Steve just couldn’t take criticism. The minute someone made an observation about something he did, it would stop him dead in his tracks. Then he would spend days processing what was said to him. He’d also vent to those he could trust and start to second guess everything he’d done recently or was thinking of doing in the future. It would take Steve a long time to work this out of his system. He would also try and figure out what was going on in the head of the person who challenged him or criticized him. Often the scenarios Steve would create in his mind had very little basis in reality.
One day, he was having lunch with a long-time friend. Somehow the conversation came around to the difficult people one has to deal with at work. Steve shared what happened to him a few days earlier.
His buddy said to him, “Steve, I’ve know you for how many years? You’ve always had a hard time with this kind of thing—handling criticism. The image of water rolling off a duck’s back certainly doesn’t apply to you! You make everything personal and all about you. And you’re always worrying about whether or not people will like you. Often when people don’t agree with you, especially at work, it’s not personal, and it’s not about you. You really need to let go of this stuff and try not to be so thin-skinned. If you’ll allow me to be blunt with you—and we’ve been friends a long time—you’re a very insecure person. You have no confidence in yourself. So, you end up wasting a lot of energy in fear and worry.
“As I get older, I have to admit, a lot of the things that used to drive me up a wall, I could care less about now. I’ve learned to pick my battles and stop wasting time on things that are really nonsense. That incident you just described for me—who cares? In a day or two it will be over. No one will even remember that it happened except you!”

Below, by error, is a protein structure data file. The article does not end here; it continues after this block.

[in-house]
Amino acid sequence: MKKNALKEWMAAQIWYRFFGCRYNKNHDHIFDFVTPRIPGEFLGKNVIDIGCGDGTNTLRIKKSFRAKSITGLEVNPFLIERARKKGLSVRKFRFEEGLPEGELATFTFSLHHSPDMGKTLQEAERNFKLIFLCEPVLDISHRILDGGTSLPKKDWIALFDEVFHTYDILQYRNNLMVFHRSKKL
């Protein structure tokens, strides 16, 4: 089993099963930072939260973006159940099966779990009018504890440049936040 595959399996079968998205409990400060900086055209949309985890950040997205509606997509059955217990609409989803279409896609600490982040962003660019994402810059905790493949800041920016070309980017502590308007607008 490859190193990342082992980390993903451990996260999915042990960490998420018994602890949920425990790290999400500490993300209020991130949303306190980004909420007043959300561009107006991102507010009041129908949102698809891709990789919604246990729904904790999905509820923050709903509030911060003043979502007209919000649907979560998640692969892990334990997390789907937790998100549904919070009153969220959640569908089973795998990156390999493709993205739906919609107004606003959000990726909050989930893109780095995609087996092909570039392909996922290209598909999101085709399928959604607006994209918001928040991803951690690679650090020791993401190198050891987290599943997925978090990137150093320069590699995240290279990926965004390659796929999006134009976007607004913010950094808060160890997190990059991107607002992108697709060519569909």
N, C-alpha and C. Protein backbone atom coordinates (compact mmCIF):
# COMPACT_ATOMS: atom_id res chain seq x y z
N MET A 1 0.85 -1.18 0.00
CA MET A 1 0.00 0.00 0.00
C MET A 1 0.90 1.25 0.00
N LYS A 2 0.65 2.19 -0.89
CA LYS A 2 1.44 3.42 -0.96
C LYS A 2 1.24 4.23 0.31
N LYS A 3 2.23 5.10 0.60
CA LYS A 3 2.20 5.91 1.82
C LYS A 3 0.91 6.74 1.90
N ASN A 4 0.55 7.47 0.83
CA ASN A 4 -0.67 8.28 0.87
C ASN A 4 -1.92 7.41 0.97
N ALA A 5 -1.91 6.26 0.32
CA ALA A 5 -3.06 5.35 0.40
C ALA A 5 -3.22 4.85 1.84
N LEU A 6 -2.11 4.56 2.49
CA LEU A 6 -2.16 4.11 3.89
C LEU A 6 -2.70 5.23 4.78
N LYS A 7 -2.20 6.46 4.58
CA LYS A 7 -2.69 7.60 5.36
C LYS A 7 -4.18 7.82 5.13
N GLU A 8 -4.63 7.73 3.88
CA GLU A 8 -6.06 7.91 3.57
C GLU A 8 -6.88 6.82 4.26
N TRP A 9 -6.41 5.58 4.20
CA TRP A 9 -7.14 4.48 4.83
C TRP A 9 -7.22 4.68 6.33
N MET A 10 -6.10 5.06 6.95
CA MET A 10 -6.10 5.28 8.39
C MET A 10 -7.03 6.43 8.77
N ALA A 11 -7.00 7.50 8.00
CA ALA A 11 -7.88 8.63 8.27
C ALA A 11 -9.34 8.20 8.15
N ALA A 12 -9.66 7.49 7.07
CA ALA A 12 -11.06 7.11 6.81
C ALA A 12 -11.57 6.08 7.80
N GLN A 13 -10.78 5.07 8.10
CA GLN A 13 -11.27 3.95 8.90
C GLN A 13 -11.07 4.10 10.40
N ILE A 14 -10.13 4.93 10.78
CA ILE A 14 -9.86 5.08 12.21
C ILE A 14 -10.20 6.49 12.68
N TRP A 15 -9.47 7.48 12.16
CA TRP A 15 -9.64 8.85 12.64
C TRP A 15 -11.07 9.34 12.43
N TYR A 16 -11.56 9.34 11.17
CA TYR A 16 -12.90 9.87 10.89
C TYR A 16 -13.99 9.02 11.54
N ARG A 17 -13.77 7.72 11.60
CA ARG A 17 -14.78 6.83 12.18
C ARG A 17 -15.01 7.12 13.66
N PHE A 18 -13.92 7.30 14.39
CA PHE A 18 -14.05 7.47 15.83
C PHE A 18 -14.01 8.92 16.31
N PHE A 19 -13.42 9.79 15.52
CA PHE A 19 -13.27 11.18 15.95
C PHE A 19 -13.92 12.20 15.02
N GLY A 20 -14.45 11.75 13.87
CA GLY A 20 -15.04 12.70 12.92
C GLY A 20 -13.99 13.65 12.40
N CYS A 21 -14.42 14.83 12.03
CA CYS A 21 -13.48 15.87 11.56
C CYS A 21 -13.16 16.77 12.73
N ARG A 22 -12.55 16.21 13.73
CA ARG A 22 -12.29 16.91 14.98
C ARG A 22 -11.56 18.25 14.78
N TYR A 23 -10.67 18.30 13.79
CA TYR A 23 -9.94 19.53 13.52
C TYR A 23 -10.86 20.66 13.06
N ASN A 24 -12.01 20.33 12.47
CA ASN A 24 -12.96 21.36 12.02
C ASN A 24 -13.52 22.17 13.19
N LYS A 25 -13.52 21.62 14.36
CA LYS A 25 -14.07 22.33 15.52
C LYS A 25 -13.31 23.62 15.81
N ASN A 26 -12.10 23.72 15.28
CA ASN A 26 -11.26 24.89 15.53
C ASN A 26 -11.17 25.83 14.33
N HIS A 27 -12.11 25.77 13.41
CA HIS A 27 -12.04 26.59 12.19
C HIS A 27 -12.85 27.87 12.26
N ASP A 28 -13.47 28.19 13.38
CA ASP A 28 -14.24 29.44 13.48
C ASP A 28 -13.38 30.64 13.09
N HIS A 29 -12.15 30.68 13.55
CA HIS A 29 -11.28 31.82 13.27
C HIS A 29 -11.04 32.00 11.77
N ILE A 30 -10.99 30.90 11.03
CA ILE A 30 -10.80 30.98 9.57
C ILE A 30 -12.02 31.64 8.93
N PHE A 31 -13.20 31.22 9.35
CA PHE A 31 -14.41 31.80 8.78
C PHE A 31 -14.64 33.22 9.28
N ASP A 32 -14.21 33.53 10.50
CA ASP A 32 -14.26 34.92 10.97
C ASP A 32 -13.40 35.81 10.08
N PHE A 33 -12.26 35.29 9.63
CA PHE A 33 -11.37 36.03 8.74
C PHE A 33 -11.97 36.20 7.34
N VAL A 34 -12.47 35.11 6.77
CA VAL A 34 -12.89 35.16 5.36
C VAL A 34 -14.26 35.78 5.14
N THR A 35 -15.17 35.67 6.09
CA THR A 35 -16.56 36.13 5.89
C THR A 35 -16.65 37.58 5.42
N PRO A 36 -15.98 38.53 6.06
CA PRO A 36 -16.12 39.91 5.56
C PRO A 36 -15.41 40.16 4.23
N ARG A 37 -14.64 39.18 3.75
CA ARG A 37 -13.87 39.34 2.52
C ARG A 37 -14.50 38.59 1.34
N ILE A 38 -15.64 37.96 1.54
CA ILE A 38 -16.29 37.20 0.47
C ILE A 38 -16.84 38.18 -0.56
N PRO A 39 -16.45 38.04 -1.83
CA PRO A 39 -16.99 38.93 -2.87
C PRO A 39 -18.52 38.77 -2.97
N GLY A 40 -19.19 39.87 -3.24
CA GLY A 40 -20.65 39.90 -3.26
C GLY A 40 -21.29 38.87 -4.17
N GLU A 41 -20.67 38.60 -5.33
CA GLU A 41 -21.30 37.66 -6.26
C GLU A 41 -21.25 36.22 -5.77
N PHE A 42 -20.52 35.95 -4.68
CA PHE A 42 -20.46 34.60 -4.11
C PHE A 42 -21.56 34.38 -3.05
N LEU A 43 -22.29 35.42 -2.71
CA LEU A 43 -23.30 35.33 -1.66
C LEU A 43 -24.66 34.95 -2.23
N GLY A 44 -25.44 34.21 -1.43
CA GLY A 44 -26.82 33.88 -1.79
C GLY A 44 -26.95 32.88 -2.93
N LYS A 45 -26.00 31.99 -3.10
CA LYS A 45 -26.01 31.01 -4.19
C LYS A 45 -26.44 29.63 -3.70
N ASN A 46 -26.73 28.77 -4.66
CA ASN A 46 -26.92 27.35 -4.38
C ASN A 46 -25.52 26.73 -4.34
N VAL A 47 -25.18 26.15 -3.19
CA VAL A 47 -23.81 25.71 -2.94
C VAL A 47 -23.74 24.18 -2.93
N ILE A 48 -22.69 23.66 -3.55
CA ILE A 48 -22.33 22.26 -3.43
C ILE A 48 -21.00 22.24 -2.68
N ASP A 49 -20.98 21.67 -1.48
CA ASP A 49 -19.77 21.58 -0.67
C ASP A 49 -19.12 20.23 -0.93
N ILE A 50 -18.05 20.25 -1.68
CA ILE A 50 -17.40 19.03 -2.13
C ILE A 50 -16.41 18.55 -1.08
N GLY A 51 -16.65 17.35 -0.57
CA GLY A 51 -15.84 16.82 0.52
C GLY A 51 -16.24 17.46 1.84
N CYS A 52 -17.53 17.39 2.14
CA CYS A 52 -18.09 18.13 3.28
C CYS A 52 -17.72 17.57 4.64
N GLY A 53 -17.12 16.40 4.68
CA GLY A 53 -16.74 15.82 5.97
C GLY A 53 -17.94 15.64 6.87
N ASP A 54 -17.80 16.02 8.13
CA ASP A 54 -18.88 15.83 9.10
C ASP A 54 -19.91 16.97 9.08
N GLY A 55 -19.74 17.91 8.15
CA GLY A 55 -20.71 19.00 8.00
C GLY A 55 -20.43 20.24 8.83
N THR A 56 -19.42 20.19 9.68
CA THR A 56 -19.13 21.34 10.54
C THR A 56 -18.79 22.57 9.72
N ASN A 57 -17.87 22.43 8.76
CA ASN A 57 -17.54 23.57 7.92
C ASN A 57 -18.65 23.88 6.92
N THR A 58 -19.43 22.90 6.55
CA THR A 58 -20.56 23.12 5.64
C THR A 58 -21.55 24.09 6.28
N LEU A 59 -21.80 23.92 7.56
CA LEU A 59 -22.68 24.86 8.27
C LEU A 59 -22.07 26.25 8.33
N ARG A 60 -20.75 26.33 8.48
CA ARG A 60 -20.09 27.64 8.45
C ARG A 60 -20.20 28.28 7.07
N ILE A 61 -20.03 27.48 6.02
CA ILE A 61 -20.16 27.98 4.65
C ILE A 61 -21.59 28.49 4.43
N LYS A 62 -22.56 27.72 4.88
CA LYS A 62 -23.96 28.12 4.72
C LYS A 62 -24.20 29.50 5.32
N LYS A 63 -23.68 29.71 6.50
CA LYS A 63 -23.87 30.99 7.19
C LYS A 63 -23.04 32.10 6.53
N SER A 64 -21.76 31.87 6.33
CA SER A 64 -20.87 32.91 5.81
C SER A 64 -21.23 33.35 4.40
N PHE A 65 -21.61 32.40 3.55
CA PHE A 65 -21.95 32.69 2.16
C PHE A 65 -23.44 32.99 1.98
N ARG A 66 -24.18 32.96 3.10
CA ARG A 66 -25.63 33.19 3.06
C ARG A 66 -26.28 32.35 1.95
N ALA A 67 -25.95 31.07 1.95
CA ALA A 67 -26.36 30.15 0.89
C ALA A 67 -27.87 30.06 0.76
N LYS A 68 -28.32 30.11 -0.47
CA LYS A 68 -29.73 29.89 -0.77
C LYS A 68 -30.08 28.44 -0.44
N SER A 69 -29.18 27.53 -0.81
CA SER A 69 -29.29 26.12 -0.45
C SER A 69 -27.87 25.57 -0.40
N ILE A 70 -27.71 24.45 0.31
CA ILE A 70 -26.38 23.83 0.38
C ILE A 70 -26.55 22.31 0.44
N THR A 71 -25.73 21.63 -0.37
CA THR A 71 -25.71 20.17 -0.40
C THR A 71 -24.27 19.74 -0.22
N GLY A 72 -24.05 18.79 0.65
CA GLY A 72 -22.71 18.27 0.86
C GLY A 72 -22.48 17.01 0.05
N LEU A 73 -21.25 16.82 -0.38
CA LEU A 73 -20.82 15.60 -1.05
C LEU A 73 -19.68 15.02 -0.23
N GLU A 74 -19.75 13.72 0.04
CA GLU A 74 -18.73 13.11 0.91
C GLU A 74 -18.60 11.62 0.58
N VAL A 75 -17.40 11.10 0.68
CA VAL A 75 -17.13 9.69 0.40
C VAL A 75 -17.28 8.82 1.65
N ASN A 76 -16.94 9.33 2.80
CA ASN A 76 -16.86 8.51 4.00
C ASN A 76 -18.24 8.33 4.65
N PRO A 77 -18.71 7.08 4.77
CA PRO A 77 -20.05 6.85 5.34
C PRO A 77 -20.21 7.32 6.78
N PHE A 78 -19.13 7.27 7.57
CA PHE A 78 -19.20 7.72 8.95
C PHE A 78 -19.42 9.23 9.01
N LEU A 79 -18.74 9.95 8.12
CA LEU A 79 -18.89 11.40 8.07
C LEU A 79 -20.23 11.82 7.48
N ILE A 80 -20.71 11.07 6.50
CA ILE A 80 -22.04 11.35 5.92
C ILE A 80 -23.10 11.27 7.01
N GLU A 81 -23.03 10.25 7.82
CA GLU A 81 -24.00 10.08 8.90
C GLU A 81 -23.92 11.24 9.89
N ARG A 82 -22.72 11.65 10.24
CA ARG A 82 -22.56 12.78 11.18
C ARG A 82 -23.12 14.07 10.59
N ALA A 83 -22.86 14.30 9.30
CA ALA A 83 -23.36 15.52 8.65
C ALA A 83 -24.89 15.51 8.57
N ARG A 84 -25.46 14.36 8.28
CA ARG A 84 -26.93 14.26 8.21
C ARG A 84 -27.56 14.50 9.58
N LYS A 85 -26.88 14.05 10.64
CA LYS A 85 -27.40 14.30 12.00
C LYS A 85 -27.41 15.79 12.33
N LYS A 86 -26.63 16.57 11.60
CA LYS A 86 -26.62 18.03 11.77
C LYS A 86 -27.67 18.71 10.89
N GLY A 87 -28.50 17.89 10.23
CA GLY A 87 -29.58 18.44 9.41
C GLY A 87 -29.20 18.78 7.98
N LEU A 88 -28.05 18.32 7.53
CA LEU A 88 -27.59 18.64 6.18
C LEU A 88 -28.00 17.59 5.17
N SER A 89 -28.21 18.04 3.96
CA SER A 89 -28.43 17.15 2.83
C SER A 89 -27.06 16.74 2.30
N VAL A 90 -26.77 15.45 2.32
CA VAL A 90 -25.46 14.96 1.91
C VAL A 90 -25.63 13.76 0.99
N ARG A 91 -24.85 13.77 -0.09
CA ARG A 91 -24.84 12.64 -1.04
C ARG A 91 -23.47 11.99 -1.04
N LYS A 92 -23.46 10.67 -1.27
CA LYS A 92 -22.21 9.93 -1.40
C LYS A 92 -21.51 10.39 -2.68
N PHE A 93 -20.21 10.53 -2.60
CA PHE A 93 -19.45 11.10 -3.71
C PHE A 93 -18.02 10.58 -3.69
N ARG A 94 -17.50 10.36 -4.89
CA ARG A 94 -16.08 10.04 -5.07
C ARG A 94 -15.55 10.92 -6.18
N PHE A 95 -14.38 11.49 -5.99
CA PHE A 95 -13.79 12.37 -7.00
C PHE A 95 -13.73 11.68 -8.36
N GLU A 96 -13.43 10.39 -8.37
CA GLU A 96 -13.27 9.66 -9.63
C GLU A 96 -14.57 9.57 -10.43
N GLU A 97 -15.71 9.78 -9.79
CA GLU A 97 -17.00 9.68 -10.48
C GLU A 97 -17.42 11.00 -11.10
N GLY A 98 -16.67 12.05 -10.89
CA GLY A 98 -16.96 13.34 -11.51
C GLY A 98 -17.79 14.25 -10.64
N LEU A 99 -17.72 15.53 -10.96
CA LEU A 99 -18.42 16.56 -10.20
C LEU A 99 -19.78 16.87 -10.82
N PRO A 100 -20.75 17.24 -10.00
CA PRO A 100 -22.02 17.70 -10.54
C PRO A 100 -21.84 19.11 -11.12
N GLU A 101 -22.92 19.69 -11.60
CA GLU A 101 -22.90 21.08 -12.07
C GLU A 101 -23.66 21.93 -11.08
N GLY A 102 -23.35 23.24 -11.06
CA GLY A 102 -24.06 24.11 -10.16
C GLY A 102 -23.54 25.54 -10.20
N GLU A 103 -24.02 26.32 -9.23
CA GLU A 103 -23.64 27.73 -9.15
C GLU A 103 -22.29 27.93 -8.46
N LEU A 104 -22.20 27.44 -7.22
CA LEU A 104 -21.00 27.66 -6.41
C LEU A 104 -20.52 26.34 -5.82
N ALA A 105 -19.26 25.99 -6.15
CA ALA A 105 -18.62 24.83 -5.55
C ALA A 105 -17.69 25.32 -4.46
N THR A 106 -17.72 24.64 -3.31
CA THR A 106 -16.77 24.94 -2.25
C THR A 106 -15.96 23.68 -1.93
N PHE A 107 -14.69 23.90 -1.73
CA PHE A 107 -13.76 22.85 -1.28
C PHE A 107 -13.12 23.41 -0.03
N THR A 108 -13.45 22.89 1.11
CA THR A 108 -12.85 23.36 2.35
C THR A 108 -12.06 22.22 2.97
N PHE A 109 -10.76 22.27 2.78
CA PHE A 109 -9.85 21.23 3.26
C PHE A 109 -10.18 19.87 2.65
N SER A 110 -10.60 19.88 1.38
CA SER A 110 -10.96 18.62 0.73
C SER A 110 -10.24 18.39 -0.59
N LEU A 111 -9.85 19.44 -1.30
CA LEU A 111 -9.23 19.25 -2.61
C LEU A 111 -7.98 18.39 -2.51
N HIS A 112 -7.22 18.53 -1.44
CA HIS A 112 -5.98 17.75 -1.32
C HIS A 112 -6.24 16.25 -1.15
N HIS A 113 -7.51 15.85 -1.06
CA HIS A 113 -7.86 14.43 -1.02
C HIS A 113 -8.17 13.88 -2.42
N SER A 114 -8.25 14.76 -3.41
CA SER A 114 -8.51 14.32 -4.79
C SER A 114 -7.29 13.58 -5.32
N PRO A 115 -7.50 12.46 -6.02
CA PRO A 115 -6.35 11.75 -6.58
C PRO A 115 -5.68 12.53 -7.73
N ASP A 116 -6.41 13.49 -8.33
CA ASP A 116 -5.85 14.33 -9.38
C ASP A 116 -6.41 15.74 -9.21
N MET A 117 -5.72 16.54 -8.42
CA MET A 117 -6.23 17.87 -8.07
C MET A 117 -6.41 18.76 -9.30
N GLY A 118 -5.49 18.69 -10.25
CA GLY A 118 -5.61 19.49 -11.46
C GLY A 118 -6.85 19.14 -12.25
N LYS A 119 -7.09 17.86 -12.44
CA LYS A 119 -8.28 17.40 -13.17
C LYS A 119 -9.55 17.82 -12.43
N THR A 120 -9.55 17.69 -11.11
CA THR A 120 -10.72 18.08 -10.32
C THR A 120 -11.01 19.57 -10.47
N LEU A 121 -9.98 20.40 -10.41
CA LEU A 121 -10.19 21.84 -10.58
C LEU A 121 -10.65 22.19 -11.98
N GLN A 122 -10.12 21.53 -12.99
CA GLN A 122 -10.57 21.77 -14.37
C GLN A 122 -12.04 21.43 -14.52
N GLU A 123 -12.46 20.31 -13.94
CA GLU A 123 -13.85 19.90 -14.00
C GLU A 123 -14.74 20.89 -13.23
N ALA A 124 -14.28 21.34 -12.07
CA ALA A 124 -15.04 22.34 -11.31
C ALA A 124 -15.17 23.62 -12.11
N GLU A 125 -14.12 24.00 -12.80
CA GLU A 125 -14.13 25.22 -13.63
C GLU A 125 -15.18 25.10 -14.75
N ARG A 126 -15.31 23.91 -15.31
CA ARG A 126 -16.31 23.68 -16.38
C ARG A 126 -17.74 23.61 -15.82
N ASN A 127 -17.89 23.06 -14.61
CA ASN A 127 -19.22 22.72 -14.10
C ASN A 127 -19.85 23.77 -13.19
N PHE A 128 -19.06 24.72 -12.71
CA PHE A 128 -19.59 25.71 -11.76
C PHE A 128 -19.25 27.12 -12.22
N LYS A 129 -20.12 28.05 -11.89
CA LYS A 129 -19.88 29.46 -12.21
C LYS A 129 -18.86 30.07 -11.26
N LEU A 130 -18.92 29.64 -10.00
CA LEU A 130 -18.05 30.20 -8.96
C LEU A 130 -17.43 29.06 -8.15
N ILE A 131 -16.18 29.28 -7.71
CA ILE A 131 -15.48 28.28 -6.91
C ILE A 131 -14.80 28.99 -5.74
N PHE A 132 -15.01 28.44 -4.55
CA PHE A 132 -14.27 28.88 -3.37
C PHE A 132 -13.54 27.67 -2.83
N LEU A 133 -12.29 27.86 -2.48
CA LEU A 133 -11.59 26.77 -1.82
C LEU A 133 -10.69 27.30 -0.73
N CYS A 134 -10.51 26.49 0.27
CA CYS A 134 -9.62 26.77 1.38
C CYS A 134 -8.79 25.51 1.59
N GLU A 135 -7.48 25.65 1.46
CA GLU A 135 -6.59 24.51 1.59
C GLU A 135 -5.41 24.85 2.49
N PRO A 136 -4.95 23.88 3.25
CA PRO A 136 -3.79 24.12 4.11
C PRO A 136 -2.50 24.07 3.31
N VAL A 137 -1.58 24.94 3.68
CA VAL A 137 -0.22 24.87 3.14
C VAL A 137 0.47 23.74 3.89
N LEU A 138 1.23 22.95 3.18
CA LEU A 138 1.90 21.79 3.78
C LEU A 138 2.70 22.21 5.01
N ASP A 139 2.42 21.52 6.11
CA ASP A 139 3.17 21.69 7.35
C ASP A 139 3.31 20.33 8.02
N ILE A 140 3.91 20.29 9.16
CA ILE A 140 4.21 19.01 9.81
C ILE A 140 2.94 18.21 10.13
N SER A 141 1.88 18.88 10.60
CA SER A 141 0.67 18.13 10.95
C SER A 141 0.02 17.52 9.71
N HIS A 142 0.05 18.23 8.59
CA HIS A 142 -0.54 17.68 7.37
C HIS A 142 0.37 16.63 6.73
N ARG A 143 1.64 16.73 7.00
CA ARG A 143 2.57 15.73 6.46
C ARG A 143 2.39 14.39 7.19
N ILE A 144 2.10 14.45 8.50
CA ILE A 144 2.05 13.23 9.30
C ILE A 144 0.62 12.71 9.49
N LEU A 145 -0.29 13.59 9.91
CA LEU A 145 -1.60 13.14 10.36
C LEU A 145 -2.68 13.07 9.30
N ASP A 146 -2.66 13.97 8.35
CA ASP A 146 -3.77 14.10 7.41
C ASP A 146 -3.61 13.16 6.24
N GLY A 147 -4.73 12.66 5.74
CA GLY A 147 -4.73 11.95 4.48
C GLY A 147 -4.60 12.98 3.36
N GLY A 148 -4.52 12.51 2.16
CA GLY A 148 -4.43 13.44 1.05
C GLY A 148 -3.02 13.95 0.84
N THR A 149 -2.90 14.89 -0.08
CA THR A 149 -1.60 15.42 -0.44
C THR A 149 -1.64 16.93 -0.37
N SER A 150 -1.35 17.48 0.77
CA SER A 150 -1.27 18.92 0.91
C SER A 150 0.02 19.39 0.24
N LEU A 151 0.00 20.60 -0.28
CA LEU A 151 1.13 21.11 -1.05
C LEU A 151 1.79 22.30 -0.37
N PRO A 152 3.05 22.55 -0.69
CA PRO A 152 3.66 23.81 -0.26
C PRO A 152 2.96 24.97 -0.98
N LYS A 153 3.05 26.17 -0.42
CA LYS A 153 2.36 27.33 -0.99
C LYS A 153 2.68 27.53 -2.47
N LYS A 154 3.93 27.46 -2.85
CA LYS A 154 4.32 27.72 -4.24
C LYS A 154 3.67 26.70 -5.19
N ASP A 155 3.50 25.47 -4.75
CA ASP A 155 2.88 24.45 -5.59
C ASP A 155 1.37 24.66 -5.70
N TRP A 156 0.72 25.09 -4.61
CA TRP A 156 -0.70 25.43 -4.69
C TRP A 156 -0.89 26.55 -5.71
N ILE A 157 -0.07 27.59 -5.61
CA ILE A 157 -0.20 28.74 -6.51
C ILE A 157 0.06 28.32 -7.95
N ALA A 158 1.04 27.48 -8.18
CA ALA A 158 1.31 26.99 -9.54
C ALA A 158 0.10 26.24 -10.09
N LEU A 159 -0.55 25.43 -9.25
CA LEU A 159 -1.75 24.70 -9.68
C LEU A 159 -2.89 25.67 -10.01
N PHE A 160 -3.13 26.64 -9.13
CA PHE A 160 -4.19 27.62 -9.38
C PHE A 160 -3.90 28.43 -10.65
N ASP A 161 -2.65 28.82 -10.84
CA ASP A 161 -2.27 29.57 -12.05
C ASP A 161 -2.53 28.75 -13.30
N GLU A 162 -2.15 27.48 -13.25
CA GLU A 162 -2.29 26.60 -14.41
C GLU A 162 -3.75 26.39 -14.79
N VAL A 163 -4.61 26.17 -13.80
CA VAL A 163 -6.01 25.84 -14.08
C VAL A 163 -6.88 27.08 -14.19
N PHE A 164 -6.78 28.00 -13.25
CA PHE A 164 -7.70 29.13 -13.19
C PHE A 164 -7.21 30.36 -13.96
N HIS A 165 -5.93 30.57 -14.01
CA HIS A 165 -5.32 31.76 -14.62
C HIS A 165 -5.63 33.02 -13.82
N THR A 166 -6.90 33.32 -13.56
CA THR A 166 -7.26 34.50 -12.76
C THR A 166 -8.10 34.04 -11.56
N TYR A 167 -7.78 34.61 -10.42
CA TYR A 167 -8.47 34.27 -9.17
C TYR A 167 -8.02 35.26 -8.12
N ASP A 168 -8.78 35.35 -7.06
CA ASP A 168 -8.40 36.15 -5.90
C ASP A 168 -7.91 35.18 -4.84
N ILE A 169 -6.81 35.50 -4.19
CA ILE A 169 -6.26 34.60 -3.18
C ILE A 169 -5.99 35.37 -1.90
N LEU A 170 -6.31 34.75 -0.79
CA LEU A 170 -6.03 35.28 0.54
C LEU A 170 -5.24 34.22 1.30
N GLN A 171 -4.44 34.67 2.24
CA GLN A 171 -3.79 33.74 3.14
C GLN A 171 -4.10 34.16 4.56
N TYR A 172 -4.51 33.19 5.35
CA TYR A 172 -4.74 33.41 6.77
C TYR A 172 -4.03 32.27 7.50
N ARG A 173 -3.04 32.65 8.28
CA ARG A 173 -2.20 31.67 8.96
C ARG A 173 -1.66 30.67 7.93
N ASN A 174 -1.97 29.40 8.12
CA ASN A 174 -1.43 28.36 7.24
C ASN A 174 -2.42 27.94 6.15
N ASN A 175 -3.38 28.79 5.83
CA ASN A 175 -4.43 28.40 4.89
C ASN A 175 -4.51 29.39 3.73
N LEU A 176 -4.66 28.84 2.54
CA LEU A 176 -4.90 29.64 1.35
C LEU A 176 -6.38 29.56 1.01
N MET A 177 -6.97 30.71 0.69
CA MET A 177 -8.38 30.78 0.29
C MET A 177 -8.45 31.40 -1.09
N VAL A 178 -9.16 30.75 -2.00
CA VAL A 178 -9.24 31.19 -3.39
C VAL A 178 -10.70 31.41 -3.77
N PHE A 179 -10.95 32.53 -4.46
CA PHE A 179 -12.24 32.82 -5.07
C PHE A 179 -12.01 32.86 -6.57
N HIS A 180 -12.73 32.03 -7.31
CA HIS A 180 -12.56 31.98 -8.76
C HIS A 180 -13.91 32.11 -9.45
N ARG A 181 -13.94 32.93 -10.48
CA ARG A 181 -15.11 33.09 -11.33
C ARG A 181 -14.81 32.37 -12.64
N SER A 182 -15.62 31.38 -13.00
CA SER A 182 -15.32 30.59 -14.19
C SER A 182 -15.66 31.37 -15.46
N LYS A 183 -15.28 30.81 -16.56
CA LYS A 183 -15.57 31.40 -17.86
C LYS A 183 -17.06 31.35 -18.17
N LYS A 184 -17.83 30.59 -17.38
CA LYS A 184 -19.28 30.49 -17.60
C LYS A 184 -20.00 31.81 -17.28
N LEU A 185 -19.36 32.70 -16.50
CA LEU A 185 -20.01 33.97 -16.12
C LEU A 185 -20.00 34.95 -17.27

One of the things that really helped me was to learn to ask the right questions when confronted with a situation. The question is not “do they like” or “will they like me.” The questions are, “What is being asked of me in this situation?” and even better, “What is God asking of me?”
Sometimes responding in the most mature way to a situation, or doing what is best for the other person, is saying or doing the thing that isn’t going to get the applause. Doing what is right might involve giving the answer the other person doesn’t want to hear. The thing is, we have to stop pretending. We have to stop acting like somebody we’re not. We have to be honest about ourselves and our desires.”
What is it that Jesus says, “I am the good shepherd. I know mine…” He knows us. That’s a great place to start: Turning to Jesus and asking for the strength to stop playing games and to really have the courage to do things for the right reasons. Stop doing things just to please people and get applause. Start doing the things you know will be pleasing to God. That’s the way to start feeling better about yourself and being less thin skinned. Then when someone offers you a little bit of criticism, you won’t need days to recover. You’ll learn to put things in perspective and be more at peace with yourself.